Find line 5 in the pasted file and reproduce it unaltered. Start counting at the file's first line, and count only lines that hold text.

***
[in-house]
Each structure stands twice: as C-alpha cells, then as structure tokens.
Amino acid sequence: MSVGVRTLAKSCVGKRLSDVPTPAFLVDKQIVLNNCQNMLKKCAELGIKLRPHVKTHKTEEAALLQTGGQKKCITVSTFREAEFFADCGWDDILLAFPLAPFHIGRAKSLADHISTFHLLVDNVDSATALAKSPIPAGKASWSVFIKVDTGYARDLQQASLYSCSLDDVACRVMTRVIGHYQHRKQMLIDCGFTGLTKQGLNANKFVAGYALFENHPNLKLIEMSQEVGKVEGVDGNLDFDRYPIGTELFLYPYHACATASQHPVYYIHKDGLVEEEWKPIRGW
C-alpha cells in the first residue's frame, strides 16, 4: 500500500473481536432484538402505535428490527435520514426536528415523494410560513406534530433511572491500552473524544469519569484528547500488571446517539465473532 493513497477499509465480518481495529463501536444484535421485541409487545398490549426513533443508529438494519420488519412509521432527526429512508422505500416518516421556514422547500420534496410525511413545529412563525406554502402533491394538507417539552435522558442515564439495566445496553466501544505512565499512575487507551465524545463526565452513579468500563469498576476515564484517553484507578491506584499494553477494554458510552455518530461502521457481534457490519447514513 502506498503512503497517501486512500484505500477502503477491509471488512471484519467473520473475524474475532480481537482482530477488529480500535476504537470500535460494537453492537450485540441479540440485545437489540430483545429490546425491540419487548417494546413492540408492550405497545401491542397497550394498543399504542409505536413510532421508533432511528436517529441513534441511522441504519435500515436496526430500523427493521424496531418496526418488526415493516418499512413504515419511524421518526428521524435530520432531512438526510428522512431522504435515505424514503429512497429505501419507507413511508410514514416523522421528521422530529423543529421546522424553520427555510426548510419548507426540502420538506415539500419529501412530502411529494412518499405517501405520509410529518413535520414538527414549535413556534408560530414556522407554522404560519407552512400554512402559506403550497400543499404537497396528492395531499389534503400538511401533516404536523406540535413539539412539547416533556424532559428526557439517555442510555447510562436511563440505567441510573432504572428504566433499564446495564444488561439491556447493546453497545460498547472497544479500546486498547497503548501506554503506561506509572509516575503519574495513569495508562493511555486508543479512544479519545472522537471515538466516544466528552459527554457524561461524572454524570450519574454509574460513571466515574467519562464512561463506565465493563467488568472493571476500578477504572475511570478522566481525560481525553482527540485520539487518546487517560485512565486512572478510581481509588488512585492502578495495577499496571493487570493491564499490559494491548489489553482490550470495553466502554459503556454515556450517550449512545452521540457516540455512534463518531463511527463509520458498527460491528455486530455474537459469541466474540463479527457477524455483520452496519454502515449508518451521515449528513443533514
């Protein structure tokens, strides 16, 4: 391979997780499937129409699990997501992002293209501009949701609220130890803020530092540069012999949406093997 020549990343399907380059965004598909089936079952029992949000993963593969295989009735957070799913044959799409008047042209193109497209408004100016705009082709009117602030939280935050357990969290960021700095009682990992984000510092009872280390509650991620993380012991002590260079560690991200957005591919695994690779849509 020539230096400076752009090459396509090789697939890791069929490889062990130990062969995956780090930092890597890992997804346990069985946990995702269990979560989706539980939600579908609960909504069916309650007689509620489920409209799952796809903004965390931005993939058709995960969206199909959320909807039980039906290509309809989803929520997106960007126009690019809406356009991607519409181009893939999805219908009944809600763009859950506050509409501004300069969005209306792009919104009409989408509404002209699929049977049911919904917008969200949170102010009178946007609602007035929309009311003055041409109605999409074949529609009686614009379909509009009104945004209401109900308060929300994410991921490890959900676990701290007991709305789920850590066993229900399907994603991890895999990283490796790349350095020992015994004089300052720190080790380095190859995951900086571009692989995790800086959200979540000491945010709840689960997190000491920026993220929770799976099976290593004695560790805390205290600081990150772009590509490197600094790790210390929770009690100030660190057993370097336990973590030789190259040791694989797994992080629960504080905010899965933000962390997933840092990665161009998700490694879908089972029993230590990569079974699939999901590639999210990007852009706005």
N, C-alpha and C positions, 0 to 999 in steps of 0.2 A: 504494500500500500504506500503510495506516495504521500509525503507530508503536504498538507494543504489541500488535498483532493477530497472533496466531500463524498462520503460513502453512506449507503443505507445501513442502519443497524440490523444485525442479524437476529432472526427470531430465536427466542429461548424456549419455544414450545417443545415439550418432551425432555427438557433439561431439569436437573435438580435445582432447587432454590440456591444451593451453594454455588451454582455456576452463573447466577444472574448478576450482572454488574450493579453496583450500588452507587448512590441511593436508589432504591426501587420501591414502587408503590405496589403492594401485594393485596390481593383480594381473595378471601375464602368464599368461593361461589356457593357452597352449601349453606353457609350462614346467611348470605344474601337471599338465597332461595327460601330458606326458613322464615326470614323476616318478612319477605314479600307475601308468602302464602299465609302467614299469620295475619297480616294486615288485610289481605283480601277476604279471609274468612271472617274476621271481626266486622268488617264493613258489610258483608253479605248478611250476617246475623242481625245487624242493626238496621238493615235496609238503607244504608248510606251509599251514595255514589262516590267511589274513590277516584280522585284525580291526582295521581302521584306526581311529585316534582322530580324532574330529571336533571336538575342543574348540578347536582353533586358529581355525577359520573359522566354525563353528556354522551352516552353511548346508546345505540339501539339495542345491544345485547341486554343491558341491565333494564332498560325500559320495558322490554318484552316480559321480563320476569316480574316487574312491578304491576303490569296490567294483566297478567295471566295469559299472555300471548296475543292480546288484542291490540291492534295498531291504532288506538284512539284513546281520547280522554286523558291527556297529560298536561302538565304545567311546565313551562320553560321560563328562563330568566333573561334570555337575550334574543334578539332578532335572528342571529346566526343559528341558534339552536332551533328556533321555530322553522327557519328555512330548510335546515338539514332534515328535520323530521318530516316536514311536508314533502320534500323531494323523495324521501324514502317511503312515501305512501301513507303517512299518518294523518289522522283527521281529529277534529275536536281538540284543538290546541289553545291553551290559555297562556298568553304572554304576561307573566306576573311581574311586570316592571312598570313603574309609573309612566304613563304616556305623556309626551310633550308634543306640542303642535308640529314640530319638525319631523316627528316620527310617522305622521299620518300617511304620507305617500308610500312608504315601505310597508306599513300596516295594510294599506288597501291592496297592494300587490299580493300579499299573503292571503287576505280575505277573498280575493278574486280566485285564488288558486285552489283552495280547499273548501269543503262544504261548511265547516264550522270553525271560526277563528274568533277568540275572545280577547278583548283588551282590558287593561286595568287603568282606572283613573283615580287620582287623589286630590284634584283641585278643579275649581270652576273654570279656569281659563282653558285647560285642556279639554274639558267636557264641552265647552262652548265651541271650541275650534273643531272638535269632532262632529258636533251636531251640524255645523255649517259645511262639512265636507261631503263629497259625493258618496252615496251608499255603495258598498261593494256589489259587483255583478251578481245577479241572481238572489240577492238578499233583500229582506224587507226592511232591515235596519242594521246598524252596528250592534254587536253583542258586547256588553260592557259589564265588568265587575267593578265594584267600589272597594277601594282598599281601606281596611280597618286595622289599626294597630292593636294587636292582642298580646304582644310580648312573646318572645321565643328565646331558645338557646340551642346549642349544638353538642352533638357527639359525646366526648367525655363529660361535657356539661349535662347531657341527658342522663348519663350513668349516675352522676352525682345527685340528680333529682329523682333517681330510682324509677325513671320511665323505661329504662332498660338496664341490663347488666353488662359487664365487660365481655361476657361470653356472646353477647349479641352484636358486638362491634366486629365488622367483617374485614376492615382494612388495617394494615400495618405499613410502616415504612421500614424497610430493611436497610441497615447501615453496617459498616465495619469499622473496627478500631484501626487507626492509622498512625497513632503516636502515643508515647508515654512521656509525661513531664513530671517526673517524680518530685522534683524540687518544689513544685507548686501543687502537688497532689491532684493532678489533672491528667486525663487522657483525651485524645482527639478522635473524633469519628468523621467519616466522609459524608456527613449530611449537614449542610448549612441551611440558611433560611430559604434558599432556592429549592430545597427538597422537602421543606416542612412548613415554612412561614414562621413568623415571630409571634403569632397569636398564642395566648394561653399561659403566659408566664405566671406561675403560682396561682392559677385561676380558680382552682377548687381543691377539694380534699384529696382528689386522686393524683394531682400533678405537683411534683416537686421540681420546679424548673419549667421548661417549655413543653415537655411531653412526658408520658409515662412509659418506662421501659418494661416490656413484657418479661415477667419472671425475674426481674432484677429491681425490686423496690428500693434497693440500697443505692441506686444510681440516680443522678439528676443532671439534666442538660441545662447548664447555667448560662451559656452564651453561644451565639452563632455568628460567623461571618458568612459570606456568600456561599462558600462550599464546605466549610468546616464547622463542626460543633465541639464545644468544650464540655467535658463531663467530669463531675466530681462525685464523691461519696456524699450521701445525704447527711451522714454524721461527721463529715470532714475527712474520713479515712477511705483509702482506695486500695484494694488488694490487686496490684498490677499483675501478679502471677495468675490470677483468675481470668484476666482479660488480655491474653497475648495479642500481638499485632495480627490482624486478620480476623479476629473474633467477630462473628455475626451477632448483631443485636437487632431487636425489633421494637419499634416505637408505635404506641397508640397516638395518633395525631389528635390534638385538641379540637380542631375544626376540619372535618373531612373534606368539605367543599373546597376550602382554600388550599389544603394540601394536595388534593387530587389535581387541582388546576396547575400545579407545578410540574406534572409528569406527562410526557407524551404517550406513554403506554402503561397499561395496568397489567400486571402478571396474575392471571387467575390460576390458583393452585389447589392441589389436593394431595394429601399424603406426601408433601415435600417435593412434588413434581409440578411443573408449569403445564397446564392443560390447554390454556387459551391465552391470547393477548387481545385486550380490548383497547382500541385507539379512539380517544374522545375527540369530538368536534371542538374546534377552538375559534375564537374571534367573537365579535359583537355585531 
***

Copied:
């Protein structure tokens, strides 16, 4: 391979997780499937129409699990997501992002293209501009949701609220130890803020530092540069012999949406093997 020549990343399907380059965004598909089936079952029992949000993963593969295989009735957070799913044959799409008047042209193109497209408004100016705009082709009117602030939280935050357990969290960021700095009682990992984000510092009872280390509650991620993380012991002590260079560690991200957005591919695994690779849509 020539230096400076752009090459396509090789697939890791069929490889062990130990062969995956780090930092890597890992997804346990069985946990995702269990979560989706539980939600579908609960909504069916309650007689509620489920409209799952796809903004965390931005993939058709995960969206199909959320909807039980039906290509309809989803929520997106960007126009690019809406356009991607519409181009893939999805219908009944809600763009859950506050509409501004300069969005209306792009919104009409989408509404002209699929049977049911919904917008969200949170102010009178946007609602007035929309009311003055041409109605999409074949529609009686614009379909509009009104945004209401109900308060929300994410991921490890959900676990701290007991709305789920850590066993229900399907994603991890895999990283490796790349350095020992015994004089300052720190080790380095190859995951900086571009692989995790800086959200979540000491945010709840689960997190000491920026993220929770799976099976290593004695560790805390205290600081990150772009590509490197600094790790210390929770009690100030660190057993370097336990973590030789190259040791694989797994992080629960504080905010899965933000962390997933840092990665161009998700490694879908089972029993230590990569079974699939999901590639999210990007852009706005």